passengers and passenger airline operations can be           More important than specific timeframes is the                 adequate level of service during busy periods                 row of Figure 3.1 and Section 3.3 below), and (3) General
used to assess the need and timing for future terminal       concept of planning activity level (PAL). Future airport       experienced during the peak month.                            Aviation / Military Operations and Based General
facilities, including the required number of future          development should be tied to activity warranting that                                                                       Aviation Aircraft (bottom row of Figure 3.1 and Section
aircraft gates and the required amount of land area          particular level of development, not specific years.           3.1.3 Accuracy of Forecasting                                 3.4 below). In each row, starting assumptions are summa-
for a new or expanded terminal building. An estimate         Exact years are less important than tracking the actual                                                                      rized, calculations and brief explanations are presented,
of the future number of aircraft operations (airline         passenger traffic, air cargo weight, aircraft operations,      Forecasts of aviation activity are important for near-term    and forecast activity is shown. Also, each
passenger, air cargo, and general aviation) can be used      etc. For example, if airline passenger traffic does not        and long-term planning; however, forecasts are almost         row contains a “What is this data used for?” box, which
to assess the taxiway and runway system and identify         grow as quickly as anticipated, then the demand for            always wrong, especially for the long-term future. In         provides summary bullets of how the forecast activity
the need and timing for new taxiways and runways.            additional aircraft gates would occur later. Conversely,       other words, the actual number of passengers realized         is used in following master plan analyses.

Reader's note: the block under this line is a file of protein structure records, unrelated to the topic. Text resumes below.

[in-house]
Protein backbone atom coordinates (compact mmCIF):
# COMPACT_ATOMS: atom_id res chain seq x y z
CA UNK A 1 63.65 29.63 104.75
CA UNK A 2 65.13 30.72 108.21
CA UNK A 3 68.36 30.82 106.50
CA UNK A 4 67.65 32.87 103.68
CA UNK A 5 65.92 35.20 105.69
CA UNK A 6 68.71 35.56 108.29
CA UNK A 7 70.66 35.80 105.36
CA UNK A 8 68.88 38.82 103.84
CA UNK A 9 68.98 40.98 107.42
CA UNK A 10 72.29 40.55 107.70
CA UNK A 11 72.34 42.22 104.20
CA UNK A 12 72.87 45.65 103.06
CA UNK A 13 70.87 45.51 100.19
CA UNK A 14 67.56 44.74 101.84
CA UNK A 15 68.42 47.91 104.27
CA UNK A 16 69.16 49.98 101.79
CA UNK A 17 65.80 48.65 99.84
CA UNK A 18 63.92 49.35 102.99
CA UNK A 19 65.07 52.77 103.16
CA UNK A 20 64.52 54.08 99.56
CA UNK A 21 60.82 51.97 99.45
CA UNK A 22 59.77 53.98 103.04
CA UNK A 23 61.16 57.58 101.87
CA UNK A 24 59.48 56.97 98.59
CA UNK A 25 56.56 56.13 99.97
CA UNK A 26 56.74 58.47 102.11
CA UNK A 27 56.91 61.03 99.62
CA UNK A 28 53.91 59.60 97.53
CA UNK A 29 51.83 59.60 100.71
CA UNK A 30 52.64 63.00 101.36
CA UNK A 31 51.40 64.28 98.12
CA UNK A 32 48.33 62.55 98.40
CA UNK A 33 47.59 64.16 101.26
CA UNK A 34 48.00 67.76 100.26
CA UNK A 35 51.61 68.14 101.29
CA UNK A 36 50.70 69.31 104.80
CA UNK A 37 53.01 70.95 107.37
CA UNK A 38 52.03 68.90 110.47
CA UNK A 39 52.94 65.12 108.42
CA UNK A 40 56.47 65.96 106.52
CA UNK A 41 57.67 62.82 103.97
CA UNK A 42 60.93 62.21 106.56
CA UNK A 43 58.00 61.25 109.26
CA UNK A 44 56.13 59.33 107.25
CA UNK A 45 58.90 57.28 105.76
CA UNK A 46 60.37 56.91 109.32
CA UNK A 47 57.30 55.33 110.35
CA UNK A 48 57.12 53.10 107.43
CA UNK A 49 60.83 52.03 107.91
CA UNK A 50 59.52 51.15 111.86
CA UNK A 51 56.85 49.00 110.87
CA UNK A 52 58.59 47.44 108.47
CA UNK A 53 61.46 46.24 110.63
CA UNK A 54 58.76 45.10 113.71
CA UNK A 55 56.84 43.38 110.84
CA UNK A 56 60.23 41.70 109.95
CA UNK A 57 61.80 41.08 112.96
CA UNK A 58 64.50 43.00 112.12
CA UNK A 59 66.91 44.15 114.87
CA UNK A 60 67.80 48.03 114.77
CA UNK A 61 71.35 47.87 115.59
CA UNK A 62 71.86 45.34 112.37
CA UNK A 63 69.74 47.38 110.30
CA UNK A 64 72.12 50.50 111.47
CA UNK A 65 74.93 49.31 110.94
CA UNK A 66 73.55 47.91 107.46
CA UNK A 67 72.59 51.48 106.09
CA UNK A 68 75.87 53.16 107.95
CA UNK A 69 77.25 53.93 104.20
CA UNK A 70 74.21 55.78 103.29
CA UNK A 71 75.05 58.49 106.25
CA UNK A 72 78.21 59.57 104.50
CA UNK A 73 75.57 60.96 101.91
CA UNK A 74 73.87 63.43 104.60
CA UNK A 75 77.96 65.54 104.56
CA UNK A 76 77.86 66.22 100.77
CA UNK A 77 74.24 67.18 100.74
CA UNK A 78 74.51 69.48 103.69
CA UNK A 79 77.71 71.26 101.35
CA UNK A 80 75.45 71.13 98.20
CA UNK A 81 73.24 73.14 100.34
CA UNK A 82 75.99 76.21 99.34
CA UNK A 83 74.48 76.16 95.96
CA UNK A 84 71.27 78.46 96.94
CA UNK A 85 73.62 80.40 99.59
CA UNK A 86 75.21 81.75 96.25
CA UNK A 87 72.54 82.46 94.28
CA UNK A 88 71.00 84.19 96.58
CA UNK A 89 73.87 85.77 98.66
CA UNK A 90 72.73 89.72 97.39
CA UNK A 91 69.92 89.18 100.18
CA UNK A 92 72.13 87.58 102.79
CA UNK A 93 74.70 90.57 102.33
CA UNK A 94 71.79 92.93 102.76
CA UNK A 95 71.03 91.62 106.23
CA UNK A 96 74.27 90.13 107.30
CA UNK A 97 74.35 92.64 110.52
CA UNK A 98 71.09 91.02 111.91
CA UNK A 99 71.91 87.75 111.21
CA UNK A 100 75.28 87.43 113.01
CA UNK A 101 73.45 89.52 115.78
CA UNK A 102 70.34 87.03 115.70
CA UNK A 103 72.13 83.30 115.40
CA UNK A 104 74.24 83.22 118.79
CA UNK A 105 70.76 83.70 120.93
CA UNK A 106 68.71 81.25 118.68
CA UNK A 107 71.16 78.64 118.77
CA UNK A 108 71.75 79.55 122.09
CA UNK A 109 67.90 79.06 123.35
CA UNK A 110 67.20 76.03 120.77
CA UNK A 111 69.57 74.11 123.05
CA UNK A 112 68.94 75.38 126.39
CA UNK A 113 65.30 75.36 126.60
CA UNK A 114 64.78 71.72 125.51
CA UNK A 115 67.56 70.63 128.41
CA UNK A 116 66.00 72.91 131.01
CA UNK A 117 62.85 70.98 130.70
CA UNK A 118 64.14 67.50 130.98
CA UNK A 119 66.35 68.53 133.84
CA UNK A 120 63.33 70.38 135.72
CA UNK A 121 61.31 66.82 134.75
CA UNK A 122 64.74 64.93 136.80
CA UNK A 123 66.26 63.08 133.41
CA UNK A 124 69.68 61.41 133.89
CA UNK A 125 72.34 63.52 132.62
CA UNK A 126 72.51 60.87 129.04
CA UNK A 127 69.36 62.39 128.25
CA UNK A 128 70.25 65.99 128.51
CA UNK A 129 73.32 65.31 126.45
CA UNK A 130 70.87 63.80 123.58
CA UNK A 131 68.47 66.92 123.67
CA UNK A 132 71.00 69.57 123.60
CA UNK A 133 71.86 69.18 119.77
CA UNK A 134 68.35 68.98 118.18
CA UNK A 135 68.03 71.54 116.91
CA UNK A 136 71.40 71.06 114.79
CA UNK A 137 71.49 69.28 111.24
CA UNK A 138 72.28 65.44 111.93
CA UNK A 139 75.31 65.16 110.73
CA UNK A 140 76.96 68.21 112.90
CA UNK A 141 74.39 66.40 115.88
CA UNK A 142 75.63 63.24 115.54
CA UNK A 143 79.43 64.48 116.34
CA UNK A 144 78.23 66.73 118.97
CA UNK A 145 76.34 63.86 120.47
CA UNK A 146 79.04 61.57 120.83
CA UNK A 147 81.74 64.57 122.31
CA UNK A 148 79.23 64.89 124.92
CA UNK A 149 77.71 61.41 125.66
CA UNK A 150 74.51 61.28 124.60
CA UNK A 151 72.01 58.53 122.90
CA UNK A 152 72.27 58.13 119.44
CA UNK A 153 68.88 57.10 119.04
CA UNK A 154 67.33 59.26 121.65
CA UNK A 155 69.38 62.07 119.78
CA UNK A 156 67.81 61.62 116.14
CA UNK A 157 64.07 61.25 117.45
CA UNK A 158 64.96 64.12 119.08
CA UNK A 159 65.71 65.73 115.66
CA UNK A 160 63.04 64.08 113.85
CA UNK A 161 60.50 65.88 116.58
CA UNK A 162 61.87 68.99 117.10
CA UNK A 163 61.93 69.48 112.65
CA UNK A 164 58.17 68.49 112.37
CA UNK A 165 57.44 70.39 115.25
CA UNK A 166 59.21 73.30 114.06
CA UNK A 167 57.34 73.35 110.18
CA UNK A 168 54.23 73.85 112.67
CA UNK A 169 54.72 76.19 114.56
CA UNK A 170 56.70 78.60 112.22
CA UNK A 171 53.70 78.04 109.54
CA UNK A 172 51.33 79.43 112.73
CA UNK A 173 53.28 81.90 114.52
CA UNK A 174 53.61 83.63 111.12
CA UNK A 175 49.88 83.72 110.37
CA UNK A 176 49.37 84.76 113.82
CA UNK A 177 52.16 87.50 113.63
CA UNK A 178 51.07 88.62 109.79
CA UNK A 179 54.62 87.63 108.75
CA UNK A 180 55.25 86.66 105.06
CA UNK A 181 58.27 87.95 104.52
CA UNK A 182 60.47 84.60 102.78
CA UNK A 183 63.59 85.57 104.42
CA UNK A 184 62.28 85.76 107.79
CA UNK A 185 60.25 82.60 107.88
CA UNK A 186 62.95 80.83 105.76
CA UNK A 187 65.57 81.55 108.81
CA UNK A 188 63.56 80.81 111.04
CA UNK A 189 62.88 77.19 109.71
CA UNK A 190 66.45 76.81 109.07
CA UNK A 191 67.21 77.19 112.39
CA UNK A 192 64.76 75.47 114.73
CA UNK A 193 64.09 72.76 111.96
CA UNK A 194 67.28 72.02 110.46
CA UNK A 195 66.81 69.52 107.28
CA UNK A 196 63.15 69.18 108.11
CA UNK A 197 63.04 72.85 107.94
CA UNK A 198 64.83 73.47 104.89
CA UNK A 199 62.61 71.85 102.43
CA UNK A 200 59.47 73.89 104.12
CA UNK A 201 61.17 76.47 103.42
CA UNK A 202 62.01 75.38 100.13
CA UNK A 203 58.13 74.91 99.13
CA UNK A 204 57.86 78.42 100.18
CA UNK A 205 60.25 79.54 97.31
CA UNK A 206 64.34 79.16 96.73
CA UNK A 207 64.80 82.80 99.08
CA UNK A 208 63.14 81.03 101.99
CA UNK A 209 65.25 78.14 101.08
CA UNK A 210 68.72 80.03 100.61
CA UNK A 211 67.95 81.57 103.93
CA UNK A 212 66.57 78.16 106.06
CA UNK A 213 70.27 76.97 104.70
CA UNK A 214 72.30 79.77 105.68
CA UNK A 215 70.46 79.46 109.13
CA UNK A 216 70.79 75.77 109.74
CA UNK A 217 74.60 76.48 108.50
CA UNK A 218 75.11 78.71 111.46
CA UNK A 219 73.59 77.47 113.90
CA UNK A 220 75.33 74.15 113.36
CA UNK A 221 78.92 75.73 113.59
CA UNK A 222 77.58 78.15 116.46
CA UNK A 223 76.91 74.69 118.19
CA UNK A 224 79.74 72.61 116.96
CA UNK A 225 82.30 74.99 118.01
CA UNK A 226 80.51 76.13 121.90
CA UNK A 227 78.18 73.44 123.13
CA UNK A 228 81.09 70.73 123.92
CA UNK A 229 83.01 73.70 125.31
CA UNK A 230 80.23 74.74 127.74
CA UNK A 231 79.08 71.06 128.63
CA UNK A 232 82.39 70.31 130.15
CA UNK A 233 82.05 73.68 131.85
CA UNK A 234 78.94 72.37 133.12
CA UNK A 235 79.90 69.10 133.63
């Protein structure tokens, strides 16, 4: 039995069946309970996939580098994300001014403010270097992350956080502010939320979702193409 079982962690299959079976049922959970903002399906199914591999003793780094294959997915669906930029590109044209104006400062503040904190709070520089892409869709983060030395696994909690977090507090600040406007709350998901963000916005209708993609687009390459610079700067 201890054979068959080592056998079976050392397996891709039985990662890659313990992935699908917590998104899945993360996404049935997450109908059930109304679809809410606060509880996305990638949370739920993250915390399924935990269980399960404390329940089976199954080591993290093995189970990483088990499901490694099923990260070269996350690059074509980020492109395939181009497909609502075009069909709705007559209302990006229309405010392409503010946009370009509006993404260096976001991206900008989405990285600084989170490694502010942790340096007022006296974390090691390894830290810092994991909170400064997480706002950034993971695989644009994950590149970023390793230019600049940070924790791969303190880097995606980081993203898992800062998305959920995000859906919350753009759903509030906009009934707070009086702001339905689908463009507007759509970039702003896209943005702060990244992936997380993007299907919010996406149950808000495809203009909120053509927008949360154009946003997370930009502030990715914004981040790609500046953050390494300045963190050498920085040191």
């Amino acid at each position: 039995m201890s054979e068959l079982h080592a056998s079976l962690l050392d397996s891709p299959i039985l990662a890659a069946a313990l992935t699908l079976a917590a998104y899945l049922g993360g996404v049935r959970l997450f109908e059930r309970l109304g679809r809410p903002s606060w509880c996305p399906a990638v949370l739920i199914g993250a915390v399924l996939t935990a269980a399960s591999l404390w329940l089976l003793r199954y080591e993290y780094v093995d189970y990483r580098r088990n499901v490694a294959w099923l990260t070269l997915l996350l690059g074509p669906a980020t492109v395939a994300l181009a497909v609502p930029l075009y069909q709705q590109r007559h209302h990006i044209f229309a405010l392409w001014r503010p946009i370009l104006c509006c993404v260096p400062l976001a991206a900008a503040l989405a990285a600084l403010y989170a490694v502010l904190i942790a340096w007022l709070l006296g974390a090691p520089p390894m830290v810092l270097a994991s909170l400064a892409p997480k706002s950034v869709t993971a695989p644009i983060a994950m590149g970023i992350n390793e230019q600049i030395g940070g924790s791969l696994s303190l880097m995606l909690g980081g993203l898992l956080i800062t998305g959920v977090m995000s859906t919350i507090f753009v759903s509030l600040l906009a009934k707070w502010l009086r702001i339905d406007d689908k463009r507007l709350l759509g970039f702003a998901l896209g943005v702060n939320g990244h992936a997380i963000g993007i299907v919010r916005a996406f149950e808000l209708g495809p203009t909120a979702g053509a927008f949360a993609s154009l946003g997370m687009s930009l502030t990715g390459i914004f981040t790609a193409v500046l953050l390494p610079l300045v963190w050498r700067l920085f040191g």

if the actual passenger traffic grows more quickly than        in a particular year rarely ever matches the forecast
                                                             forecast, then the demand for additional gates will            number of passengers for that year exactly. Differences       The following three sections provide more detail on
                                                             happen sooner.                                                 between what was predicted to occur and what actually         how the master plan activity forecasts were derived.
                                                                                                                            occurred usually happen because of trend-breakers.            Section 3.5 summarizes the forecasts.
                                                             For a given planning horizon or PAL, it is useful to look at   Example trend-breakers include airline deregulation,
                                                             forecast activity on a specific planning day, usually the      the Gulf War, September 11, 2001, jet fuel availability       (1) For additional information on “the forecast is always wrong,” please refer to
                                                                                                                                                                                              Airport Systems: Planning, Design, and Management, Richard de Neufville and
                                                                                                                                                                                              Amedeo Odoni, The McGraw-Hill Companies, 2003.
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     3.2 Airline Passengers and Passenger                          ADPM level); however, the number of passenger airline         FAA uses the TAF primarily to estimate manpower              Finally, the light purple line on Figure 3.2 shows the